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August 25, 2016 / 21 Av, 5776

Posts Tagged ‘economy’

Israeli Banks Post Strong Figures for 2015

Monday, February 29th, 2016

Israel’s two largest banks posted a strong year for 2015.

Bank Hapoalim noted its annual revenue rose 2.4 percent last year to NIS 14.36 billion. Net profits rose 13.6 percent to NIS 3.08 billion, according to Globes.

Credit to the public rose 5.8 percent to NIS 278.49 billion and deposits from the public rose 8.2 percent to NIS 321.72 billion.

Bank Leumi’s annual non-interest revenue rose to NIS 6.29 billion in 2015 from NIS 5.14 billion in 2014, although net interest revenue fell to NIS 7.11 billion, from NIS 7.36 billion a year earlier.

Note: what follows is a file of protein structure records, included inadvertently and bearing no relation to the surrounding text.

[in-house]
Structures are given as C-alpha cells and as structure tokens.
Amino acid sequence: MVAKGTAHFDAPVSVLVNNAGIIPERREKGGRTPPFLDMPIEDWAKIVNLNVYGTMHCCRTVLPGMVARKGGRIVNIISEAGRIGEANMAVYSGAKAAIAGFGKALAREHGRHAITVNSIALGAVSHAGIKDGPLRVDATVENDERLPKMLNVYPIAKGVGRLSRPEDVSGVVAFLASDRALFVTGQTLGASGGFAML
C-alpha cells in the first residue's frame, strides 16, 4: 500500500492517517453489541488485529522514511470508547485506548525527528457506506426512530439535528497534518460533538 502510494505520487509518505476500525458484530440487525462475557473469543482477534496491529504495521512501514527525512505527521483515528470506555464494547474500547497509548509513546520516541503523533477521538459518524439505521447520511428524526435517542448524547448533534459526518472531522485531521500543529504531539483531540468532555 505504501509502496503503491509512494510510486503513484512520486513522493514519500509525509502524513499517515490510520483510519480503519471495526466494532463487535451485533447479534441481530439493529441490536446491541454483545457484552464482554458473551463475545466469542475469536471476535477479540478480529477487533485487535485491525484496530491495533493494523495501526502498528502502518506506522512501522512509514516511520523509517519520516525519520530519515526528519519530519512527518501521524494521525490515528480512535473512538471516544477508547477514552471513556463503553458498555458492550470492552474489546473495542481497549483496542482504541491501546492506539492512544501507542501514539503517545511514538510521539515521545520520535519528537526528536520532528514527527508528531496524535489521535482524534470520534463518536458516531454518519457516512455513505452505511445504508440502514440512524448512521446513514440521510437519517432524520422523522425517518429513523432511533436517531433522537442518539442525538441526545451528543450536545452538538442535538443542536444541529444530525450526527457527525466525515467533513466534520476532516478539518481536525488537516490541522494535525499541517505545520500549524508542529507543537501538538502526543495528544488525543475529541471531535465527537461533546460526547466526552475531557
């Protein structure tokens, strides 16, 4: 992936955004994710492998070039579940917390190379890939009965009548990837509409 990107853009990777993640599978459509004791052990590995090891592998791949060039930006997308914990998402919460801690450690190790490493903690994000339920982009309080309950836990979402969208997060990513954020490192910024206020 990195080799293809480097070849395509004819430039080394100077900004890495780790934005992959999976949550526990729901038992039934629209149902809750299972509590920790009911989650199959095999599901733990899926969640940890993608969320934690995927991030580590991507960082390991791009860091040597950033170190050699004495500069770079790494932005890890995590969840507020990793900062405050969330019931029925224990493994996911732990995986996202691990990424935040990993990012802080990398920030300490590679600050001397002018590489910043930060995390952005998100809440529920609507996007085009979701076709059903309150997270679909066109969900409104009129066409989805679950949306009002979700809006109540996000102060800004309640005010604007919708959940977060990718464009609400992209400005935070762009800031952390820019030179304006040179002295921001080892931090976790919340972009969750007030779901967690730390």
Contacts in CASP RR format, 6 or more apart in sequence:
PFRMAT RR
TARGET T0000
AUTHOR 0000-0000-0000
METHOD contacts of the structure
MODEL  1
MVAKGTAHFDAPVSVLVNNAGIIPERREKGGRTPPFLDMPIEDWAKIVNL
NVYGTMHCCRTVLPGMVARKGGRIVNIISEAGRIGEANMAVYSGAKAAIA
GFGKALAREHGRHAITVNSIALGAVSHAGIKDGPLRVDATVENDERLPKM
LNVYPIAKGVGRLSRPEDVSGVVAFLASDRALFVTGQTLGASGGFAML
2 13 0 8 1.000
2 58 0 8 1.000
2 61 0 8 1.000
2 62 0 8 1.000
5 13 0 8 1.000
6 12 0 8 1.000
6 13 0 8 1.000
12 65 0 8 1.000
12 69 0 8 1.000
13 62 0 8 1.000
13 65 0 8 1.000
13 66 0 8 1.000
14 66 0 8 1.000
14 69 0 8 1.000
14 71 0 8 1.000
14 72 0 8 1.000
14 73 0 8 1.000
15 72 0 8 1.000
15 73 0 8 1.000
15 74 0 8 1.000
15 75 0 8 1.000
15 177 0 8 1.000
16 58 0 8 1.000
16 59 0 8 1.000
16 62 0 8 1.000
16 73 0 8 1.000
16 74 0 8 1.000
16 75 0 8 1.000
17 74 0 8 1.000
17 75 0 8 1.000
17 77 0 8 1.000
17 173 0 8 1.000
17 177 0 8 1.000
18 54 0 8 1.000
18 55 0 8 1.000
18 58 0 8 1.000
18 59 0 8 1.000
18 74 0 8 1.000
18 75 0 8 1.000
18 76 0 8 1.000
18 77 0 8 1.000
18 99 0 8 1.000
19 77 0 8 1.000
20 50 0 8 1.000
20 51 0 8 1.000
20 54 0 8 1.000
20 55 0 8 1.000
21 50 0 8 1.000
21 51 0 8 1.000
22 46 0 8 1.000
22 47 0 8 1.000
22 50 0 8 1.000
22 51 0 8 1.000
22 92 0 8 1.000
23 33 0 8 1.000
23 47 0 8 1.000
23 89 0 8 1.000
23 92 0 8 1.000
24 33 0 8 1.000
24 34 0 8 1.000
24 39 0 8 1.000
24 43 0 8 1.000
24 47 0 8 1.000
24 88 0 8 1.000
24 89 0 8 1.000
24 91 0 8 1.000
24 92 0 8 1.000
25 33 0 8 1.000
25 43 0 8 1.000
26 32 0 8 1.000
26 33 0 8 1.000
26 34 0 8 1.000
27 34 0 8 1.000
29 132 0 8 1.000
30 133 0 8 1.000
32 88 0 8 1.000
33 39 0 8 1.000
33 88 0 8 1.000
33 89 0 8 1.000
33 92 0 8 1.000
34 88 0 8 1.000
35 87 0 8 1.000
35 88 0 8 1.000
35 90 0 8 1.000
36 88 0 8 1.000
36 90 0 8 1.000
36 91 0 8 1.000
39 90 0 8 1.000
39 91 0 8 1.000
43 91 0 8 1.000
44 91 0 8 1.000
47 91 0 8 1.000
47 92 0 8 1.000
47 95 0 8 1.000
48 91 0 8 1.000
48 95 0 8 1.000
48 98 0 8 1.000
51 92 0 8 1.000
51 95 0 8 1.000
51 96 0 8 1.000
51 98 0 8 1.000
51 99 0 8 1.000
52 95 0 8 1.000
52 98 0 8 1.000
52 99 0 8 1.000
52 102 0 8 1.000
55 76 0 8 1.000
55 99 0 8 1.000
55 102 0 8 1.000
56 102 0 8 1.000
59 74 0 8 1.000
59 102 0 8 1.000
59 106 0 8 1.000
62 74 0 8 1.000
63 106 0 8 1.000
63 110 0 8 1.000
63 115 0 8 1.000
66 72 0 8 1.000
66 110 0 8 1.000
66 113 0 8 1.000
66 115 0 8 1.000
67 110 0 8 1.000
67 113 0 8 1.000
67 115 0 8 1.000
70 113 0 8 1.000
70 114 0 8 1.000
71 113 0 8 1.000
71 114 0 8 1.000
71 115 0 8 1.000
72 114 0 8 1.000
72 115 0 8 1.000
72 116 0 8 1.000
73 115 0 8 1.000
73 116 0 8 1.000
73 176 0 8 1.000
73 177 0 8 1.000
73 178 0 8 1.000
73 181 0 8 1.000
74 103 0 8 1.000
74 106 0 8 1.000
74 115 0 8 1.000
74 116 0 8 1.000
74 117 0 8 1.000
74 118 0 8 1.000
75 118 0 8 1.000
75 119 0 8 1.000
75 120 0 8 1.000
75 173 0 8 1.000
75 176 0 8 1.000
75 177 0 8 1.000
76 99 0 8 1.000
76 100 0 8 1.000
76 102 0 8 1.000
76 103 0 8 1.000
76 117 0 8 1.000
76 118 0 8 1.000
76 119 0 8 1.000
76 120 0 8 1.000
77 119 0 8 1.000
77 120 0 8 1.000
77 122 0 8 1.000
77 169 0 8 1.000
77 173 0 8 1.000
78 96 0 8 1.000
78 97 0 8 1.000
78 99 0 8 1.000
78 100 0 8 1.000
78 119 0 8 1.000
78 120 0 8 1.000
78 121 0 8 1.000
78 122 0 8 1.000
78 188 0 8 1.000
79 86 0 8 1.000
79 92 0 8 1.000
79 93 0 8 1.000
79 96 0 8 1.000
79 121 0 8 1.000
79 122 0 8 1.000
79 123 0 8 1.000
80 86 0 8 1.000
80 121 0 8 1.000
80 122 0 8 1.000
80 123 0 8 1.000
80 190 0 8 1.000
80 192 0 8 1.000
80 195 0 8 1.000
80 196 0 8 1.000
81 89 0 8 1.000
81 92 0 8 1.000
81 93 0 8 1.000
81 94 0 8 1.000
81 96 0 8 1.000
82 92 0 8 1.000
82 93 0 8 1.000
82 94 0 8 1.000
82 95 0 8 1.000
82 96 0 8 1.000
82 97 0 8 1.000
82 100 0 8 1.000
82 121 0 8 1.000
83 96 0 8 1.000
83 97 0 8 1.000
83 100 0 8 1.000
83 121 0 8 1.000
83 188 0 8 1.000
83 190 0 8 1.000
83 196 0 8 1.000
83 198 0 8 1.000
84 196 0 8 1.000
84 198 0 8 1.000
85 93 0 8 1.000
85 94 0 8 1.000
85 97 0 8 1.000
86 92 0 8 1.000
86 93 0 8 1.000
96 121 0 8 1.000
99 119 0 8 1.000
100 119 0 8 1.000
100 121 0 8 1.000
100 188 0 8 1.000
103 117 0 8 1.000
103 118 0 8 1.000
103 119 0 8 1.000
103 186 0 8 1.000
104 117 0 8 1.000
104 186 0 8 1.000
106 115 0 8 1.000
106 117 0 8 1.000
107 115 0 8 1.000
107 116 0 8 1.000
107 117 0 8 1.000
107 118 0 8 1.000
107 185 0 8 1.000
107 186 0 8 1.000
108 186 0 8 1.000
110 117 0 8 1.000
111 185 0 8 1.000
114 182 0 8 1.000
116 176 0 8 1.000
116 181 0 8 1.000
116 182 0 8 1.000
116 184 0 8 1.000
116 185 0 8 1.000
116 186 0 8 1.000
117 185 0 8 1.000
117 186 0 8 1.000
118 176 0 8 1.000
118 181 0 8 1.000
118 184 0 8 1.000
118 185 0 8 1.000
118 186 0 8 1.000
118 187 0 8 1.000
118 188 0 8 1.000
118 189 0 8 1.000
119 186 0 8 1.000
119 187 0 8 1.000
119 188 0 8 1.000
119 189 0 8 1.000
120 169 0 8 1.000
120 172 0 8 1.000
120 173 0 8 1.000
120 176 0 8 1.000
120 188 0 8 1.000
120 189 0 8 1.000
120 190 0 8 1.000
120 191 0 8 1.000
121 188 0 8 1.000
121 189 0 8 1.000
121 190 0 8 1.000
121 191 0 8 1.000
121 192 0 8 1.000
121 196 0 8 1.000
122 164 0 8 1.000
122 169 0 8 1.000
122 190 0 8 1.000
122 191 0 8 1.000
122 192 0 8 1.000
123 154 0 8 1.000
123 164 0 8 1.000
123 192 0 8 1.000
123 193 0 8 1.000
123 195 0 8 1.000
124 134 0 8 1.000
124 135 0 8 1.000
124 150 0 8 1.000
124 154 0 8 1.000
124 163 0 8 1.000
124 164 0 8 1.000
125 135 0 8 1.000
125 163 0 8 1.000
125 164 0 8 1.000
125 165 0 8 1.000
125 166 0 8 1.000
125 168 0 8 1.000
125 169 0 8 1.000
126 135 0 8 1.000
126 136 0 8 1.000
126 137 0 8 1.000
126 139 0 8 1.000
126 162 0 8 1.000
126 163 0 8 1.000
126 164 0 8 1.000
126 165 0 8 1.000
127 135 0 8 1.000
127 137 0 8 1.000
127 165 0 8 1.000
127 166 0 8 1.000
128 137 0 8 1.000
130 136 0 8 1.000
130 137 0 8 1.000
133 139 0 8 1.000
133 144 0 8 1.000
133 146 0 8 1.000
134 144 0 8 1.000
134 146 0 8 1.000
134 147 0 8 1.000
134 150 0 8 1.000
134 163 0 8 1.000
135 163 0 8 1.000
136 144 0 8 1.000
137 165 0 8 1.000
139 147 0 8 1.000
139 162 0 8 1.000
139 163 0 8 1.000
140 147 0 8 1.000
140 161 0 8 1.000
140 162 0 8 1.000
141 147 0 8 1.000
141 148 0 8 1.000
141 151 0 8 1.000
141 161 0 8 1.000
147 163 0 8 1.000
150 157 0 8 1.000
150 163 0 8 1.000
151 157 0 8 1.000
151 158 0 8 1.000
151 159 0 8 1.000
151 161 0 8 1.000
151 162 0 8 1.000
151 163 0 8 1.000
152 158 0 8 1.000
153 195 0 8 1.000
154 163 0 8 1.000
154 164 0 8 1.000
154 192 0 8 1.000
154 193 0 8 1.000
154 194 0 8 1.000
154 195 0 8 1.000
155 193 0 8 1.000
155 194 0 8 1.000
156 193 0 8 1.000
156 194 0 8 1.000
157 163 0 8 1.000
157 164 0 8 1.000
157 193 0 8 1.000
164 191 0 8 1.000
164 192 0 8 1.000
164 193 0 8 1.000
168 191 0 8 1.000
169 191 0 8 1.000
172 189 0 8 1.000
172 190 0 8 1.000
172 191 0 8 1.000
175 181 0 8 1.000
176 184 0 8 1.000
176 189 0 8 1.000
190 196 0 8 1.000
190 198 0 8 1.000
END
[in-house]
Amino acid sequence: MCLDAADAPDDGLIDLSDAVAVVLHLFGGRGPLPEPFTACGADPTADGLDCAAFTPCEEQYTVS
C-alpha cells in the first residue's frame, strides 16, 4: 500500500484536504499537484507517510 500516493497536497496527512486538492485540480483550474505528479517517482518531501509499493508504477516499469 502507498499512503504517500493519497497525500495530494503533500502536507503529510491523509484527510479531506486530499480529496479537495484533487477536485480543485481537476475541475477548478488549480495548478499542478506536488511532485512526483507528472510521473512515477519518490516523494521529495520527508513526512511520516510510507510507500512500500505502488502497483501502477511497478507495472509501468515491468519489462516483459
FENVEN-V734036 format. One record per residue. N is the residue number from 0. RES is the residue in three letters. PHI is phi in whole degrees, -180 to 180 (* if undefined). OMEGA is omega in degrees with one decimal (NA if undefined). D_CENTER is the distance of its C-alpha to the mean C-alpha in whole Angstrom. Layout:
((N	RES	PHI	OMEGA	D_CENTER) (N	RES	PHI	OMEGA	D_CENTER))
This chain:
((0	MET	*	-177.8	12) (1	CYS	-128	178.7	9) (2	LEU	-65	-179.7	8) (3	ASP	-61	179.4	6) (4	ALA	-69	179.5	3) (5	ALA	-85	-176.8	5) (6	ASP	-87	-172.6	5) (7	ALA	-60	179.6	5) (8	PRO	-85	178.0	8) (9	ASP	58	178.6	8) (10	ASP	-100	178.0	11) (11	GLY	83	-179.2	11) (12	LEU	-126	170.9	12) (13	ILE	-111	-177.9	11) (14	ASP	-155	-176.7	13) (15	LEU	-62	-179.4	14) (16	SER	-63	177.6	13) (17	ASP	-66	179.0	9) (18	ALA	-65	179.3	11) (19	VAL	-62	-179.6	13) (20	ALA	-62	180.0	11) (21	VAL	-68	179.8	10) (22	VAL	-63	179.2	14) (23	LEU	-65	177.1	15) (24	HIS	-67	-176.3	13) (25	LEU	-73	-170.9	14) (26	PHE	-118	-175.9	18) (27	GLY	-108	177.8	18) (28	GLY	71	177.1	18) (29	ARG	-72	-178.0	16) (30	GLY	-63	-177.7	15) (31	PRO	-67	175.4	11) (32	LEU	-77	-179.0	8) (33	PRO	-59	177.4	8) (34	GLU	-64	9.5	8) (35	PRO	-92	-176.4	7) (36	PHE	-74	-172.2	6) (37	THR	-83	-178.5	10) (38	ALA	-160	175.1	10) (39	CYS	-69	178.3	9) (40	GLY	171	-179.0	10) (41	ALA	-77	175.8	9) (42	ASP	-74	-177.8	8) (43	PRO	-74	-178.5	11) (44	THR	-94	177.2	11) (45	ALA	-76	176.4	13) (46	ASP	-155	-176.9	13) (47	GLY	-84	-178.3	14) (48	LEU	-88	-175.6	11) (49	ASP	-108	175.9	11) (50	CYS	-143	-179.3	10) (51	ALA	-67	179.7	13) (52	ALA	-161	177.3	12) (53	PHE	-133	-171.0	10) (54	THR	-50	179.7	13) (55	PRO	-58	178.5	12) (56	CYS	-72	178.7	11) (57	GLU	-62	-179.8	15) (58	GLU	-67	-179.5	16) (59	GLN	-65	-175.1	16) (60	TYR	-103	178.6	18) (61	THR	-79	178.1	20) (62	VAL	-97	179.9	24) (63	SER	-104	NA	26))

Net profit jumped to NIS 2.83 billion for 2015, compared with NIS 1.4 billion in 2014.

Credit to the public grew 3.5 percent to NIS 261.4 billion and deposits from the public rose 8.3 percent to NIS 328.7 billion.

Jewish Press News Briefs

Gas Prices Dropping at Week’s End

Wednesday, December 30th, 2015

Drivers are about to get another bonus at the gas pumps in Israel.

For those who can wait until midnight Thursday to Friday, the price of gasoline will hit a new low.

That’s when the new price will be NIS 5.78 per liter for 95 octane gas on January 1, at most self-service stations.

Full-service gas pumps will cost about 20 agorot more – but it is still 20 agorot less than the current price.

The continued downward spiral in worldwide prices has brought gas prices to their lowest levels in six and a half years.